Who Should—and Shouldn’t—Become A Tech Investor? Freestyle Weighs In

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the gauntlet, our network of experts. We didn’t even have a network of experts that was formalized. We just invested in things that looked fun. It wasn’t a business.

At the time, Dave and I were not investing together, we were investing separately. We realized that to be successful, we needed to work together. We were successful as entrepreneurs together, even though we are quite different, and we felt like our two ways of looking at the world combined would increase the odds of being successful.

We also realized that if we were really going to try and prove whether we were good at this or not, it needed to be full-time. So we decided to work together full-time and build up a codified network of partners and peers who would help us evaluate companies, and we started collaborating on investments with other angels and form syndicates. Eventually we felt like we became the drivers and leaders instead of the followers, and I think that allowed us to help shape the rounds that companies were raising.

X: What are some of the prerequisites to being an investor—things you should really figure out first if you want to do it well?

DS: If you are going to do angel investing, I think the most successful ones have a thesis, and they have a filter and a process for how they invest. And you need to create a track record. There are also some things you want to test.

One of the things that Josh and I were concerned about was, could we invest in a company and give them advice and then have them not listen to the advice? Would that frustrate us? And it turns out we are okay with it. We want to invest in entrepreneurs who will listen to our advice, but they don’t necessarily have to agree or follow it. We have been comfortable with that.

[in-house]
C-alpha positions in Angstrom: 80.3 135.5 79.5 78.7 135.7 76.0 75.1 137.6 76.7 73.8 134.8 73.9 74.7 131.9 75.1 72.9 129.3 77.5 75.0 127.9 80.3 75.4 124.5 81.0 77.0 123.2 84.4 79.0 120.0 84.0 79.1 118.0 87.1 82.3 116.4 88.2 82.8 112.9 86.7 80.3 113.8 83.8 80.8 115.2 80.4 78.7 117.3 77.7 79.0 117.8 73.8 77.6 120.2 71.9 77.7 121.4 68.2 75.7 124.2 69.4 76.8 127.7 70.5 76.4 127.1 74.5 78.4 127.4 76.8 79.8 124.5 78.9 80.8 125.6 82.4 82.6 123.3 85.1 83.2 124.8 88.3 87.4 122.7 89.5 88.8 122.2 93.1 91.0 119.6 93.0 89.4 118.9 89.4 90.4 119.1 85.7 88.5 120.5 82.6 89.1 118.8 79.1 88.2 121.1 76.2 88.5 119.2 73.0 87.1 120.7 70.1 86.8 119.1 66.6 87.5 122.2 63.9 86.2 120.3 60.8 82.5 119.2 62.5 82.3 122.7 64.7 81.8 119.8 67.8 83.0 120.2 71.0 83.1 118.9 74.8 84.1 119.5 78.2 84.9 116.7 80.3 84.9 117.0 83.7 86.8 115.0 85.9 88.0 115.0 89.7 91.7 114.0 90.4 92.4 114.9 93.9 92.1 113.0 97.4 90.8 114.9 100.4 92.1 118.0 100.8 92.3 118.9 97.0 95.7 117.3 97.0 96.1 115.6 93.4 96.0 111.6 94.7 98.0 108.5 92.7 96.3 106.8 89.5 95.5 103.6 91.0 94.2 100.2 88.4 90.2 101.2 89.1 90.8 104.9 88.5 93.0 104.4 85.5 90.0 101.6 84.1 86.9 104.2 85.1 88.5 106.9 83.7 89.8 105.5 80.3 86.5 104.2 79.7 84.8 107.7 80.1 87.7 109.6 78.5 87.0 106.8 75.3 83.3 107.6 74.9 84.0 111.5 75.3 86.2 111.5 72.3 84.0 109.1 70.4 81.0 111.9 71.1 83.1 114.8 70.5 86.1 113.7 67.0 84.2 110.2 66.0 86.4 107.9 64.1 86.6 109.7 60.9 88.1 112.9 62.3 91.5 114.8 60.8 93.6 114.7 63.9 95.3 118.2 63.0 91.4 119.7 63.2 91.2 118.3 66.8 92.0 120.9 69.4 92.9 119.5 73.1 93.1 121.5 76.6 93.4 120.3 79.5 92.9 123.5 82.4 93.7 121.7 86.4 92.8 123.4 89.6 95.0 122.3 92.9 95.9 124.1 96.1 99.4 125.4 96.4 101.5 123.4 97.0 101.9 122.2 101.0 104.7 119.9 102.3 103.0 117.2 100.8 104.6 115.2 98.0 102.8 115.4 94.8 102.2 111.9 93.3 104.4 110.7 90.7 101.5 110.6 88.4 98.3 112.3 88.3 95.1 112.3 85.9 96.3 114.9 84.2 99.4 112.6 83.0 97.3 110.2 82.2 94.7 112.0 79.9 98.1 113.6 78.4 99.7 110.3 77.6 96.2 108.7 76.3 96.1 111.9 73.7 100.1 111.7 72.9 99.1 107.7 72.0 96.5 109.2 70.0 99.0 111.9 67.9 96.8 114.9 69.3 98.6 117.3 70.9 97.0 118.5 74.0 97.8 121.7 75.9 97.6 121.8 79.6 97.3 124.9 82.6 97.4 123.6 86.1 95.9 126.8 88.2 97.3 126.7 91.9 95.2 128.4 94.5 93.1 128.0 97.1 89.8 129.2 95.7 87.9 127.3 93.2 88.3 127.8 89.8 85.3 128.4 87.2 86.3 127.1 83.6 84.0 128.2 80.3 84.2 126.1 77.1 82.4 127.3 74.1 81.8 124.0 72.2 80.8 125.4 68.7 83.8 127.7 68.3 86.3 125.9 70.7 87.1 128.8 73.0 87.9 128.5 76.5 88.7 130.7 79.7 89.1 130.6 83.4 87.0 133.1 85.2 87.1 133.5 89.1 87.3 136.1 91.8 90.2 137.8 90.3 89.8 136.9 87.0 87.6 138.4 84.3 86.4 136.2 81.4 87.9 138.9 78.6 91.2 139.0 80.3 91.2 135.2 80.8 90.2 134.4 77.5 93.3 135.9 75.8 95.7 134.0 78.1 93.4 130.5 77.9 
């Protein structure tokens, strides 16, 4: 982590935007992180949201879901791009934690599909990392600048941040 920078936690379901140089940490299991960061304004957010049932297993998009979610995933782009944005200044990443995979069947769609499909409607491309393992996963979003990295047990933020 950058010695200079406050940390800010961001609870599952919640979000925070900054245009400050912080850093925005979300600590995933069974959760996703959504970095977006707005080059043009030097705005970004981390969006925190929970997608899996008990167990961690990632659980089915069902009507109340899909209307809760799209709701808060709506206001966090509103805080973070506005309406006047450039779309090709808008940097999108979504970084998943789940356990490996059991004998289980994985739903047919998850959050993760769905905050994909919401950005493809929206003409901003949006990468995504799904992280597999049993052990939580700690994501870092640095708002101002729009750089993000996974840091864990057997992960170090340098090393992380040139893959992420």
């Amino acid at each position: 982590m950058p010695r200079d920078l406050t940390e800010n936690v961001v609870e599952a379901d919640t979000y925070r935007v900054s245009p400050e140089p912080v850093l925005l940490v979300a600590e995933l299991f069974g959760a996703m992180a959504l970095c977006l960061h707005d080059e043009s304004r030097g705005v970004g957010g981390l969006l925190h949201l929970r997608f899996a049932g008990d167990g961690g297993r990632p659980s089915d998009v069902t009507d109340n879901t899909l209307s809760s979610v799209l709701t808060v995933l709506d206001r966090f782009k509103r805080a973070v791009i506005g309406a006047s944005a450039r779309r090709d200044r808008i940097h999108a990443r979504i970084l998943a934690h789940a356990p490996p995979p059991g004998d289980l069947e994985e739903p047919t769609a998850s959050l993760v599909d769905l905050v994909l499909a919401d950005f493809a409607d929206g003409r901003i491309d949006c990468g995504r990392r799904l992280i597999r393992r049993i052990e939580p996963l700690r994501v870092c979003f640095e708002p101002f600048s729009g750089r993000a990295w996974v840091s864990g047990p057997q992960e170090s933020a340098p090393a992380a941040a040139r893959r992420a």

Another big test is, do you have good deal flow? Since Josh and I have been in the industry for the past 15 years, we have a great network of people that we have worked with in the past. Friends in the industry. That is basically where our deal flow comes from.

X: What kinds of entrepreneurs make good investors, and which ones make bad investors?

DS: I think having a unique background is beneficial. The Freestyle “brand” is two for one—meaning you have the Dave-Josh team who have been working together for 15 years and we are recent startup founders turned investors. Other angel investors have unique backgrounds that they can leverage within the community. An example is Gary Vaynerchuk, who is kind of a social media expert. I don’t know if you have met Manu Kumar at K9 Ventures. He just raised a $40 million fund. His filter is definitely more of a technical one, where he wants to confirm that the team is solving a tough technical problem. That is the brand and the area he has focused on. Then you have Kirsten Green at Forerunner Ventures. She is an e-commerce specialist. Entrepreneurs are seeing the press you have going on, and hearing people talk about VCs here and elsewhere, so brand is important.

JF: You really have to know why you are doing it [investing]. If you are a lifestyle investor and you are dabbling in it, or if you are just doing it to make money, you are not likely to be successful. If you are doing it to stay connected to entrepreneurs and trends, that is not a bad reason to do it, if you invest small amounts. I think anyone who invests as a part-time job is likely not to make money.